Standard Test Method for the Analysis of Refrigerant 114, Plus Other Carbon-Containing and Fluorine-Containing Compounds in Uranium Hexafluoride Via Fourier-Transform Infrared (FTIR) Spectroscopy
|Publication Date:||10 July 1999|
|ICS Code (Fissile materials and nuclear fuel technology):||27.120.30|
1.1 This test method covers determining the concentrations of refrigerant-114, other carbon-containing and fluorine-containing compounds, hydrocarbons, and partially or completely substituted halohydrocarbons that may be impurities in uranium hexafluoride. The two options are outlined for this test method. They are designated as Part A and Part B.
1.1.1 To provide instructions for performing Fourier-Transform Infrared (FTIR) spectroscopic analysis for the possible presence of Refrigerant-114 impurity in a gaseous sample of uranium hexafluoride, collected in a "2S" container or equivalent at room temperature. The all gas procedure applies to the analysis of possible Refrigerant-114 impurity in uranium hexafluoride, and to the gas manifold system used for FTIR applications. The pressure and temperatures must be controlled to maintain a gaseous sample. The concentration units are in mole percent. This is Part A.
1.2 Part B involves a high pressure liquid sample of uranium hexafluoride. This method can be applied to the limits of detection for hydrocarbons, chlorocarbons, and partially or completely substituted halohydrocarbons as specified in Method C 996. The limits of detection are in units of mole percent concentration.
1.3 Part A pertains to Sections 7-10 and Part B pertains to sections 12-16.
1.4 These test options are applicable to the determination of hydrocarbons, chlorocarbons, and partially or completely substituted halohydrocarbons contained as impurities in uranium hexafluoride (UF6). Gases such as carbon tetrafluoride (CF4), which absorb infrared radiation in a region where uranium hexafluoride also absorbs infrared radiation, cannot be analyzed via these methods due to spectral overlap/interference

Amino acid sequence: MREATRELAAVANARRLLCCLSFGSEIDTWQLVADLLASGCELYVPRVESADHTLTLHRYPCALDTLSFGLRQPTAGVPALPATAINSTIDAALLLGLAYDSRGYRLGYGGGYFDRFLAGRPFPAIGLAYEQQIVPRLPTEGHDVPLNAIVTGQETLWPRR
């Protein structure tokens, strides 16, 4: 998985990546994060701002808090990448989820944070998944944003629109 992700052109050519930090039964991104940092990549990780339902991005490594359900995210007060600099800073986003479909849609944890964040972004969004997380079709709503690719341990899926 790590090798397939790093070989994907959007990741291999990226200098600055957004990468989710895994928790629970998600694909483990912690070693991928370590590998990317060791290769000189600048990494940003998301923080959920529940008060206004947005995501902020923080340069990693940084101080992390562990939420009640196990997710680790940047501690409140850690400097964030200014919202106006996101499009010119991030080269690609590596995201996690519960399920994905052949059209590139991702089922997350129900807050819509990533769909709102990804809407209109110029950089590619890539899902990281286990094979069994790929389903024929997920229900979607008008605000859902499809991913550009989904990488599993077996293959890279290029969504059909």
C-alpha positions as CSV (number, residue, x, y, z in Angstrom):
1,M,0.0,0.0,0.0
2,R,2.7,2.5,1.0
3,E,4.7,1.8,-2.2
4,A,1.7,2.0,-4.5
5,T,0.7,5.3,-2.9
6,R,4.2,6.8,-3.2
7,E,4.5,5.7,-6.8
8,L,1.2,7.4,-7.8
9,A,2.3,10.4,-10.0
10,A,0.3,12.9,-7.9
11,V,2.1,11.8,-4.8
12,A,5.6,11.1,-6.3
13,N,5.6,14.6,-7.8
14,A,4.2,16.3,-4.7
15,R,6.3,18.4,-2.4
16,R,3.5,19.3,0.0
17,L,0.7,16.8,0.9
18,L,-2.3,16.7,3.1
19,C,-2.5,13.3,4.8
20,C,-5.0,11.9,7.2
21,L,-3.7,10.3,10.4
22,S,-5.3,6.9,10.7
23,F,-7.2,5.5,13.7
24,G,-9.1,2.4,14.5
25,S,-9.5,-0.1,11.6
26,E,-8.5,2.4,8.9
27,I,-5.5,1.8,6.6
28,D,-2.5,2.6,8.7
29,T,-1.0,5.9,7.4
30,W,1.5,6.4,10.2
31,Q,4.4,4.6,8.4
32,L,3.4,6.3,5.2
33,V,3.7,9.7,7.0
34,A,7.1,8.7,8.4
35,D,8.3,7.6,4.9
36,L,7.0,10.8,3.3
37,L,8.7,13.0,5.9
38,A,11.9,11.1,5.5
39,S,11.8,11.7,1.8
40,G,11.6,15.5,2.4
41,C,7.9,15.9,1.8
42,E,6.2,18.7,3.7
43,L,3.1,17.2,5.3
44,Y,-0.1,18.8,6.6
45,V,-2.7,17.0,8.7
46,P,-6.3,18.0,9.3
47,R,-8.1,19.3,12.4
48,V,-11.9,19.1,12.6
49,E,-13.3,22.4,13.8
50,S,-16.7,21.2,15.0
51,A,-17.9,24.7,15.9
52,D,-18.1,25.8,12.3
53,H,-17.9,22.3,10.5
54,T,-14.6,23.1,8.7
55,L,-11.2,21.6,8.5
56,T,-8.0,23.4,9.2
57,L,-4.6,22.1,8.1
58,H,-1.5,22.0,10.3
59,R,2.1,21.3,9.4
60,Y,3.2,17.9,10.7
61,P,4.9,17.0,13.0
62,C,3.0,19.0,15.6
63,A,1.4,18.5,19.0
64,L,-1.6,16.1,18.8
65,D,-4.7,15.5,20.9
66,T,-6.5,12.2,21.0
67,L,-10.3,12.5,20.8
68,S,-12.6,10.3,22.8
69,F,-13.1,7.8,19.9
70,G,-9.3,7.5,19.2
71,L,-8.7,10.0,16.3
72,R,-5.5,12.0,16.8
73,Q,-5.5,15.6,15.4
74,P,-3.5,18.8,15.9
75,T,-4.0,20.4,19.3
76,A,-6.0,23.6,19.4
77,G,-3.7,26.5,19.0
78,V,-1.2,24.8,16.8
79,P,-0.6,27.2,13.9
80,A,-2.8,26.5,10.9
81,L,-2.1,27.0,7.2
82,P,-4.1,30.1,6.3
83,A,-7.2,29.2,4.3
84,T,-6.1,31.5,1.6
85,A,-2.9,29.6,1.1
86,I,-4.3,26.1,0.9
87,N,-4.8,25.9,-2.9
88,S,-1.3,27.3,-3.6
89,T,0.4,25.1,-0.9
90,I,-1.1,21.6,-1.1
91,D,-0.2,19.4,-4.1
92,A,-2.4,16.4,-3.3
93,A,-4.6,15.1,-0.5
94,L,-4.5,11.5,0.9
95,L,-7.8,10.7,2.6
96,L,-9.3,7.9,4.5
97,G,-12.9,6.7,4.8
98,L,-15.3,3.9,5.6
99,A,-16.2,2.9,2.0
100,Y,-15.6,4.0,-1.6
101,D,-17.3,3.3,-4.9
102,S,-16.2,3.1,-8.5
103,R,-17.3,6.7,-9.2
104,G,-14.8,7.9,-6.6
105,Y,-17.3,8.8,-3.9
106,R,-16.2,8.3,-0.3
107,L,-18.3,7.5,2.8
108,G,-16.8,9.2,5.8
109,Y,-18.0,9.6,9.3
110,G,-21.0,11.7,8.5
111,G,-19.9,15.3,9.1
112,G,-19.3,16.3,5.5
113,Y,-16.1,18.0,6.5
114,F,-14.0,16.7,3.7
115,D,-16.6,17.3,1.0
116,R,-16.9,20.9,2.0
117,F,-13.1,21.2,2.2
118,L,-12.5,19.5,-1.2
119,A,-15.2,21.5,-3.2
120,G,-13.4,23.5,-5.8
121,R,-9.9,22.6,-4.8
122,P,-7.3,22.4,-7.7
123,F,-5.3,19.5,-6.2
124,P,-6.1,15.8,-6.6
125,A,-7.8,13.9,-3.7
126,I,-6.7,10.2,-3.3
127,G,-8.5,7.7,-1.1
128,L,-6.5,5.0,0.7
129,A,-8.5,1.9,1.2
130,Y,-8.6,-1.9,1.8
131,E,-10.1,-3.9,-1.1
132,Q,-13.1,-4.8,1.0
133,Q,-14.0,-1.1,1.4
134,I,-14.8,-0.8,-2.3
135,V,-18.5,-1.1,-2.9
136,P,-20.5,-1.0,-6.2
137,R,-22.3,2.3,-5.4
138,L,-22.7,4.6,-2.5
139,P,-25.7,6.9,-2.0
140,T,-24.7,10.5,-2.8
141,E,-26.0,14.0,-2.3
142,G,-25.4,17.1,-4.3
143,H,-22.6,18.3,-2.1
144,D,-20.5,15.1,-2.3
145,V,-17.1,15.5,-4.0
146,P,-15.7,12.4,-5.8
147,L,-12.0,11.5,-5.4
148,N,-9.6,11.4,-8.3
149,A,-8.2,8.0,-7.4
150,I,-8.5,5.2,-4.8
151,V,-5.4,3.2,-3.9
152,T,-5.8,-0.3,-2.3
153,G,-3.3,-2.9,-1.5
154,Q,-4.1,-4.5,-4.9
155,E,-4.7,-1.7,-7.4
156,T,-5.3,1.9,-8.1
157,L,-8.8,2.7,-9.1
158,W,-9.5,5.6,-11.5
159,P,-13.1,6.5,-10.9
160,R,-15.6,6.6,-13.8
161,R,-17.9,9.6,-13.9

1.5 These test options are quantitative and applicable in the concentration ranges from 0.0001 to 0.100 mole percent, depending on the analyte.
1.6 These test methods can also be used for the determination of non-metallic fluorides such as silicon tetrafluoride (SiF4), phosphorus pentafluoride (PF5), boron trifluoride (BF3), and hydrofluoric acid (HF), plus metal-containing fluorides such as molybdenum hexafluoride (MoF6). The availability of high quality standards for these gases is necessary for quantitative analysis.
1.7 These methods can be extended to other carbon-containing and inorganic gases as long as:
1.7.1 There are not any spectral interferences from uranium hexafluoride's infrared absorbances.
1.7.2 There shall be a known calibration or known "K" (value[s]) for these other gases.
1.8 The values stated in SI units are to be regarded as the standard.
1.9 This standard does not purport to address all of the safety concerns, if any, associated with its use. It is the responsibility of the user of this standard to establish appropriate safety and health practices and determine the applicability of regulatory limitations prior to use.